The elders looked at the unfolding developments in different parts of the country with a rising frustration. Government did not provide any support to the poor population of Manpur town. An insignificant engagement with studies kept some hope alive in the psyches of the Patwari youth. Some dreamt about breaking the shackles of poverty and a life tied to the looms in their dilapidated homes. They attempted to make forays into more promising careers which a college education made possible. One thing striking about a patwa-boy was his sharp intellect. Patwa-boys exhibited a high degree of concentration power. Years of weaving on the Charkha from early childhood helped them in acquiring a good concentration, a key requirement to excel in any endeavor especially academics.
In the early 1990s, some enterprising boys formed a study-group to motivate one another. They shared books and travelled to nearby Gaya Town to give tuitions and earn some money to help finance their studies. They used this extra income for buying books, study materials, not to forget mentioning, kerosene for their lamps required for their late night studies. Some persisted long enough beyond the boundaries of their dilapidated school buildings and kept hopes of pursuing higher education alive.
They worked hard and continued to dream of a brighter dawn some day. Few succeeded to make progress and landed clerical jobs in the Government, banks and Insurance sectors. None achieved the impossible anytime – go for higher education in engineering or medicine.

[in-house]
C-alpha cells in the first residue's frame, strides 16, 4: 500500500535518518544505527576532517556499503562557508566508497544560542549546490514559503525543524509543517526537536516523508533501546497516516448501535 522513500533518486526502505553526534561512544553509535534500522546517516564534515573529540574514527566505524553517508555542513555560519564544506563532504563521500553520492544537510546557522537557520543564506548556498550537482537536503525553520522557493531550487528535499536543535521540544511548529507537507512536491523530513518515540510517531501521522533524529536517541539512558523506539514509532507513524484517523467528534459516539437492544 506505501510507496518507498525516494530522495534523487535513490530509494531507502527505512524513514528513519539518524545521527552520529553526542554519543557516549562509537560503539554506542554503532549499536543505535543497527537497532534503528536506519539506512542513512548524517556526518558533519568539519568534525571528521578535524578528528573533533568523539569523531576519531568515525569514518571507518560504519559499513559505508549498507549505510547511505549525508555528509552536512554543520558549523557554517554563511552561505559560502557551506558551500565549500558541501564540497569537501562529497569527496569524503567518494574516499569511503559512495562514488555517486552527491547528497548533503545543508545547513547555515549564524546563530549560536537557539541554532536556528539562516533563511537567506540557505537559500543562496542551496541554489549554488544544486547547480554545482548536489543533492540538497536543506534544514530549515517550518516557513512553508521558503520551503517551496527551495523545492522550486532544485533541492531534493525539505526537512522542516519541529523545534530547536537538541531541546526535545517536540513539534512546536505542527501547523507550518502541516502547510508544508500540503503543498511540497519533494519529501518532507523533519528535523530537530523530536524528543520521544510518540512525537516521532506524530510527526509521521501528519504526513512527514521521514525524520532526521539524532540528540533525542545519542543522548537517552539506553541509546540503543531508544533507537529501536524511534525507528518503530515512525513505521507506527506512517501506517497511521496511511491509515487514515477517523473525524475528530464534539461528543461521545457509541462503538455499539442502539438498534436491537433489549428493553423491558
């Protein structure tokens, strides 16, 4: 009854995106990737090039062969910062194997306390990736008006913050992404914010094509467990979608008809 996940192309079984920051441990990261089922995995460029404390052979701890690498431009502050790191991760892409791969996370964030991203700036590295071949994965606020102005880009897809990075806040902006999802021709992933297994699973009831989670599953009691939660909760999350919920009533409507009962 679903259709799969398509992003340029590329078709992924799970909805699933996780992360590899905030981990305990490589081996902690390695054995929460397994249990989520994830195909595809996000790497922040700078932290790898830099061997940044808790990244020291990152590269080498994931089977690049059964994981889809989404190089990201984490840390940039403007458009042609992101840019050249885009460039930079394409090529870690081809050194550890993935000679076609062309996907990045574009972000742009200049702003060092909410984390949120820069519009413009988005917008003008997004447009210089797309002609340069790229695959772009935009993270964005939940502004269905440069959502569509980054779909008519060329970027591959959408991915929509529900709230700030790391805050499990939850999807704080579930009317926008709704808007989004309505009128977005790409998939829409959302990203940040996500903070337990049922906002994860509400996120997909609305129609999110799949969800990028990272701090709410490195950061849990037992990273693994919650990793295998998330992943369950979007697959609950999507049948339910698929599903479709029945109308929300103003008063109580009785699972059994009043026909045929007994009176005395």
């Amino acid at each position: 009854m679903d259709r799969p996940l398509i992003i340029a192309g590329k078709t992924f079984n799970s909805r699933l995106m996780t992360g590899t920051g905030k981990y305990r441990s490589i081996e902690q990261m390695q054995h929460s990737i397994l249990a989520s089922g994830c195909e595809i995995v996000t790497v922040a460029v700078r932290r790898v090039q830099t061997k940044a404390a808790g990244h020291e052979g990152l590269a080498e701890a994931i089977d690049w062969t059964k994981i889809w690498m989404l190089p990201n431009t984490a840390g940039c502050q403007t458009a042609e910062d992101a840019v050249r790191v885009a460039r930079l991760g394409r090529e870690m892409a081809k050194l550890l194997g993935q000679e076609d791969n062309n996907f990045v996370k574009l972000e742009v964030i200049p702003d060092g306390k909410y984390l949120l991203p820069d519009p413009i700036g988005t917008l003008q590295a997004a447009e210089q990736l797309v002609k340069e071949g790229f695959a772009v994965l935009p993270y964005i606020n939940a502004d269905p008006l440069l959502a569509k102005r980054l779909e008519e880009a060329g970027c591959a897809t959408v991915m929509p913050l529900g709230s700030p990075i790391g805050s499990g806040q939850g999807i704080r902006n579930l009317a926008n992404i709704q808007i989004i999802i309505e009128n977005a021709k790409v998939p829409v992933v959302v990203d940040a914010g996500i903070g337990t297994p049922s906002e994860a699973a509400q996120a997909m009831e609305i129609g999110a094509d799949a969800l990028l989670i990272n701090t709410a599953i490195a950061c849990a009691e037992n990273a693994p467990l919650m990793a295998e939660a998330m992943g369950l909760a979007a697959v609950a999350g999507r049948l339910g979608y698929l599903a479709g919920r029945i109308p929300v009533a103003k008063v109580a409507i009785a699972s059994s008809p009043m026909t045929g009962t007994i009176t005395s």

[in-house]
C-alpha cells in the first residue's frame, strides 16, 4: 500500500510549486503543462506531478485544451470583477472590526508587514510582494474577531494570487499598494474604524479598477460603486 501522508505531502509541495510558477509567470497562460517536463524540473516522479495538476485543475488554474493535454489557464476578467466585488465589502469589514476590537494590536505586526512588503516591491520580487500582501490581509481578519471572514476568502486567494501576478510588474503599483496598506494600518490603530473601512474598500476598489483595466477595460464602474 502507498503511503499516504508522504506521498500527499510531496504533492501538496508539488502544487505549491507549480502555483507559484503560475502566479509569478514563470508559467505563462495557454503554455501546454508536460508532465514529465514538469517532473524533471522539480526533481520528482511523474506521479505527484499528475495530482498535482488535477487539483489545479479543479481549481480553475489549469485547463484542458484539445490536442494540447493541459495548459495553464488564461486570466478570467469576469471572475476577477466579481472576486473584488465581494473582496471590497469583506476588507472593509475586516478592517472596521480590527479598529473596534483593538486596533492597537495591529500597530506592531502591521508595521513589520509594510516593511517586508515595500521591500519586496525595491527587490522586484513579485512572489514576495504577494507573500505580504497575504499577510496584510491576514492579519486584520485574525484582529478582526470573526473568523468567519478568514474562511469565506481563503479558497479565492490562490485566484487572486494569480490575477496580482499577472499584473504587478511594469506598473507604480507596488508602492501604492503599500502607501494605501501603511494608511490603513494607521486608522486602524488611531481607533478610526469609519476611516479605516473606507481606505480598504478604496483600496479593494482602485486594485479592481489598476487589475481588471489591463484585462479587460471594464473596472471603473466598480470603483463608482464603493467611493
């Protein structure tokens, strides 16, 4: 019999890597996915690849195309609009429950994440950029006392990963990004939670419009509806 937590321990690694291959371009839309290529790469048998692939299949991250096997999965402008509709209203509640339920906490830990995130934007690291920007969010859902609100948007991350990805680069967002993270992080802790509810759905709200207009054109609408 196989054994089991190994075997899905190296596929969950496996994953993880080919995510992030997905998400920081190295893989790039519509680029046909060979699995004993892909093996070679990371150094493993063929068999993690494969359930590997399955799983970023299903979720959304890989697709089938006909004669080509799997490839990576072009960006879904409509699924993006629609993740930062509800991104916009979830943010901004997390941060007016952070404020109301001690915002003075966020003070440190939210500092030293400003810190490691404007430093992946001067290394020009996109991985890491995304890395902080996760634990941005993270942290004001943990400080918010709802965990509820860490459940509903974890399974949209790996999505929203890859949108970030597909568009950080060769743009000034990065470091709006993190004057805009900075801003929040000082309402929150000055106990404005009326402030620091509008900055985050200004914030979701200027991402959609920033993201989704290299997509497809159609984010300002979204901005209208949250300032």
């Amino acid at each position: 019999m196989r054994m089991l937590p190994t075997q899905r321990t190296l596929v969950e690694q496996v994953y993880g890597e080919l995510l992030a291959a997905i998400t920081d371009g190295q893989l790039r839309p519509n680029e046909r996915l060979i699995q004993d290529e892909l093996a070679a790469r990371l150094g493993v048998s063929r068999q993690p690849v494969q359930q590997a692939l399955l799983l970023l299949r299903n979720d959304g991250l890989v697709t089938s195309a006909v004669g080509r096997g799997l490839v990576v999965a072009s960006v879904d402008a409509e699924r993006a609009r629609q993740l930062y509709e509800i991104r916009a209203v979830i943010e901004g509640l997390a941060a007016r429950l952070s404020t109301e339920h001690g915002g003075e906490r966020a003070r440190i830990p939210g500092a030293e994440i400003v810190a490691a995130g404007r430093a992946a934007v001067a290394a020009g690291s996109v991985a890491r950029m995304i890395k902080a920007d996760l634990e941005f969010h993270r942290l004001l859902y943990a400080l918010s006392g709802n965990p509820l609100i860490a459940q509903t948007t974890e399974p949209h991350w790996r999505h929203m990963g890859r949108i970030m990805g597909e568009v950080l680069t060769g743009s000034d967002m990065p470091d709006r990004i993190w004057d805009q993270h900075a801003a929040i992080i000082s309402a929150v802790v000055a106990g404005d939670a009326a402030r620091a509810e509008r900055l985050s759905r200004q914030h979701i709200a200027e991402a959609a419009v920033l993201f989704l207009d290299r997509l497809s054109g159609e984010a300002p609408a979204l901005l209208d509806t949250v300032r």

It was April 1991… menacing hot winds swept across the ancient towns of Gaya and Manpur.
A chappal-wearing Patwa-boy, in an old pant and shirt, walked his way from Patwatoli to downtown Gaya. He came to appear for the IIT-JEE examination.
The teenager never disclosed his “adventure” to anyone back home. He was a shy boy, and did not want to become an object of ridicule for others in his community for dreaming the impossible.
Months before he travelled to write the daunting IIT-JEE examinations, he toiled hard with his studies without any guidance from any quaters. Many evenings found him in the premises of Durgasthan (abode of Goddess Durga). There he sat for hours in a corner with his torn books and a few sheets of paper. The temple priest observed the determination in the boy with admiration and, being a kind person, often invited him to study in his quieter room situated within the temple precints.
Born in a devout Hindu Patwa family, the lad knew all about God’s just laws; he never blamed anyone for his dire straits. His illiterate but wise mother often told him: “Son, one form of an answered- prayer is to work persistently towards a goal. God’s laws are just; but He is also a compassionate Lord. He never punishes or rewards anyone – one is a victim of his own karmic effects. As the LORD loves all equally, HE has endowed each person with HIS divine will power. This divine gift is enough to counter all negative cosmic influences and come out successfully from any situation.”